The social utility of the tax return

As you do a lot this time of year, I have been yarning to many people about relatively random stuff. One singularity that was repeated in different ways in many conversations was the social utility of the tax return. The focus of the conversation was obviously not the tax return, but what the tax return was going to enable. Perhaps it is ‘Australian’ and more specifically a ‘youth’ thing, but all the great plans people had for next year – the kind of stuff New Year’s promises are made from – involved a reliance on funding derived for the annual tax return. Has the taxation regime of our tragically neo-liberal, neo-con government unwittingly become the central investment account of the many young adults I have talked with? For example, one guy was going to Sweden, some one else wanted to install a sick car stereo, and some other person wanted to get a boob job(reduction). Is the practice of day-dreaming about what can be done with this seemingly amazing windfall of cash-money a (relatively) new ritual in our post-industrial society?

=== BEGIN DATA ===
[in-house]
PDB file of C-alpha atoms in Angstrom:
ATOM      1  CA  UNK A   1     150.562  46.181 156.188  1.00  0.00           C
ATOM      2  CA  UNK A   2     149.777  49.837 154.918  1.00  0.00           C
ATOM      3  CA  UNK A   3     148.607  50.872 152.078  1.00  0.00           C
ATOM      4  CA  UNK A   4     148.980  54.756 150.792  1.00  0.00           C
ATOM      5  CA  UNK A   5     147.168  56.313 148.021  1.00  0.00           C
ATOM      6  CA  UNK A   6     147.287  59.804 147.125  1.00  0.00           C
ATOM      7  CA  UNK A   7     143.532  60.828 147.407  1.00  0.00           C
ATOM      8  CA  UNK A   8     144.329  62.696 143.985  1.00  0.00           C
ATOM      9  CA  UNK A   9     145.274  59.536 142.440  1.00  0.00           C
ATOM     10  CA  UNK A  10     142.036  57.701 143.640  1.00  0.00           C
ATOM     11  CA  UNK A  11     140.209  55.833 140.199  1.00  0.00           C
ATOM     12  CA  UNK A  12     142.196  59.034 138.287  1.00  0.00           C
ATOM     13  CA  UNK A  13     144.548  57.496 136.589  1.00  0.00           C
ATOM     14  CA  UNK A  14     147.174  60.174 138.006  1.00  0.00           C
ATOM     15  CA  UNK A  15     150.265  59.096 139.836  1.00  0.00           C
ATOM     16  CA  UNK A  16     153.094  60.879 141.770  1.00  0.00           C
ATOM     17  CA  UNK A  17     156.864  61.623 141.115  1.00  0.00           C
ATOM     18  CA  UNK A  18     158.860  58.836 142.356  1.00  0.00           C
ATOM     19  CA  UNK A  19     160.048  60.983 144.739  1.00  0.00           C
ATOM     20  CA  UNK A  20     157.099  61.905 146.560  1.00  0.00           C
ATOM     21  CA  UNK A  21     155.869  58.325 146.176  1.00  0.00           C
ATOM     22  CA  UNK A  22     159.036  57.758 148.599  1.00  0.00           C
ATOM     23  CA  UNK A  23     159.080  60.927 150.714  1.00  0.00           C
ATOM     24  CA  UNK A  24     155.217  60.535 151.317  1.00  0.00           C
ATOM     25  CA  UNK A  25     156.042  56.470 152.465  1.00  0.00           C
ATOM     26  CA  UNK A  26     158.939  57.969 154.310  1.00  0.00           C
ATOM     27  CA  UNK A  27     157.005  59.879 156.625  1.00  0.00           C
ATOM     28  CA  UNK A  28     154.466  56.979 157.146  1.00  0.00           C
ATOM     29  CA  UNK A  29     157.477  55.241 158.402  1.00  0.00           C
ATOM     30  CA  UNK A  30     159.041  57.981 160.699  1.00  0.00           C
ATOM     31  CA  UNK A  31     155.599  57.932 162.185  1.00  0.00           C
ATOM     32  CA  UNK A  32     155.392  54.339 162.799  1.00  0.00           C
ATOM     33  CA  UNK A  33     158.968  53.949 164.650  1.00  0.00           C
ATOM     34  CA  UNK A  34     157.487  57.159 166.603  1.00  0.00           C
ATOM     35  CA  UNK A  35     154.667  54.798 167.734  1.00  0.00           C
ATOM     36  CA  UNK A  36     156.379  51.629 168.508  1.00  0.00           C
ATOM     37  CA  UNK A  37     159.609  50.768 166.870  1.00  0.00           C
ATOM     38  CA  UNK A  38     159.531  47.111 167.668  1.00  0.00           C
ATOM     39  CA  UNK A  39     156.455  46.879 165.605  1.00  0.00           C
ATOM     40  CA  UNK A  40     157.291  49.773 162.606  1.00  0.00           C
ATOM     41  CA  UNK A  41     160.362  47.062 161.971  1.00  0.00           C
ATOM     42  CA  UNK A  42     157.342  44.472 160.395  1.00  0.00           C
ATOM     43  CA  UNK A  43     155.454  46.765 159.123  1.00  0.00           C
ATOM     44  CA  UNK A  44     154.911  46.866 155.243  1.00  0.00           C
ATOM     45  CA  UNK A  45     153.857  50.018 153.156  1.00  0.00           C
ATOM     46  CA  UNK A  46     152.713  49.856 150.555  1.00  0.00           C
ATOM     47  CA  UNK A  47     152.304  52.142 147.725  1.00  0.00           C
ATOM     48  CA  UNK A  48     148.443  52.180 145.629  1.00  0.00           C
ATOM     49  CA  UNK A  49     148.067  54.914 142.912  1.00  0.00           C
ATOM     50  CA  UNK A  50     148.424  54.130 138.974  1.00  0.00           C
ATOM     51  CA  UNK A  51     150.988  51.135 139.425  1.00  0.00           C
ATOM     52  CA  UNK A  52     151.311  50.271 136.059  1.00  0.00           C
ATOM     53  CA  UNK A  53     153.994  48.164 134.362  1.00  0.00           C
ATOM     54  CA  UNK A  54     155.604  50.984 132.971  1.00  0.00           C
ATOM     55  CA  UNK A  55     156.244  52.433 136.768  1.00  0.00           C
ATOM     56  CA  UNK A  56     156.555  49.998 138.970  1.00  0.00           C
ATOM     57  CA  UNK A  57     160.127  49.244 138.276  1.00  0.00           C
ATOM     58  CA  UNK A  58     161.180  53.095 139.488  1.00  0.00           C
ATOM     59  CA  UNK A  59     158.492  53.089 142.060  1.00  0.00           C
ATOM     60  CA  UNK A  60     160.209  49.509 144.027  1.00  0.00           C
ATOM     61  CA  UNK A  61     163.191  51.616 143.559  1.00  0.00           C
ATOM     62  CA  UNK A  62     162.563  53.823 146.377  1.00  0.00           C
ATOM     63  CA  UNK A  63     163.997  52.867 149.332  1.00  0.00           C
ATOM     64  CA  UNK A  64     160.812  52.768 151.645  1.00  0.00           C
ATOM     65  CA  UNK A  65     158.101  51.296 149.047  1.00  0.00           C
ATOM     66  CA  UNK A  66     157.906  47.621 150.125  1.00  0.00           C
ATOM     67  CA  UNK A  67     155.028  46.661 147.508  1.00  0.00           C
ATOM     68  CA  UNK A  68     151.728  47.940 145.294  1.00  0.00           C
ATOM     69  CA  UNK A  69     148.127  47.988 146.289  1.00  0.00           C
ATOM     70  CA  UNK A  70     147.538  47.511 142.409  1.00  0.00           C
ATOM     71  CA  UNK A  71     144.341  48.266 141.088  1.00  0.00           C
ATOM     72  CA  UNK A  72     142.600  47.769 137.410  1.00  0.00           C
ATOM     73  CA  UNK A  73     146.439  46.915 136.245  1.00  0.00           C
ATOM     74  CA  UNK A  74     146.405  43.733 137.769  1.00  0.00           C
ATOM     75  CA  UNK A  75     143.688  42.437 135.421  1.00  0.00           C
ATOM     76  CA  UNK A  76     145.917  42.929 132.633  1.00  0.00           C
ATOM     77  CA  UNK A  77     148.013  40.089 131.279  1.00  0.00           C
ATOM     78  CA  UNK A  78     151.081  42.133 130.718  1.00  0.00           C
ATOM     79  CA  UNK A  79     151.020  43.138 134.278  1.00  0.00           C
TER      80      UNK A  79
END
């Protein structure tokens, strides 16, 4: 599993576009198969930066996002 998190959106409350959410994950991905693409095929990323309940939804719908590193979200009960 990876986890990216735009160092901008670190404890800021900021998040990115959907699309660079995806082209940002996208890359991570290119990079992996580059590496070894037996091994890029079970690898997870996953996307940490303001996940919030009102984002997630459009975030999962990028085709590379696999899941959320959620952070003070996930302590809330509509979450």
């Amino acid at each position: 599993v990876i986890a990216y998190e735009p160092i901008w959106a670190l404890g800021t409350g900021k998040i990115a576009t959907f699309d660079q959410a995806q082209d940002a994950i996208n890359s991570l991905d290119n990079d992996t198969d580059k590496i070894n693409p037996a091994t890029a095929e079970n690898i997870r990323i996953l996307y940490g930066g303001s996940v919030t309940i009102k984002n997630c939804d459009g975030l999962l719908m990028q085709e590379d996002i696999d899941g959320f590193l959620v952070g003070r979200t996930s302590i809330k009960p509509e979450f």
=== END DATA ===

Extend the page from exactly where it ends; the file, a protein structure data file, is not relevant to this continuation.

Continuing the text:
I know I have to stop thinking about imaginary thesis topics and start the head-down-bum-up stuff with my own monstrosity, but surely this regulated return of monies that is like a guaranteed government run lottery service deserves some sort of attention. It is not merely an accounting anomaly but the motor-cause of dreams. How does it operate across the networks of sociality perpetuated by the new ‘under-resourced’ almost-working-class of the immaterial service/knowledge/performance-based economies? Does this increase the hegemonic aspirational tether that the current government has tied around their necks? That is, by giving people a taste of what it is like for the affluent they can aspire to become affluent.

Again, I am buggered if I know. Yep…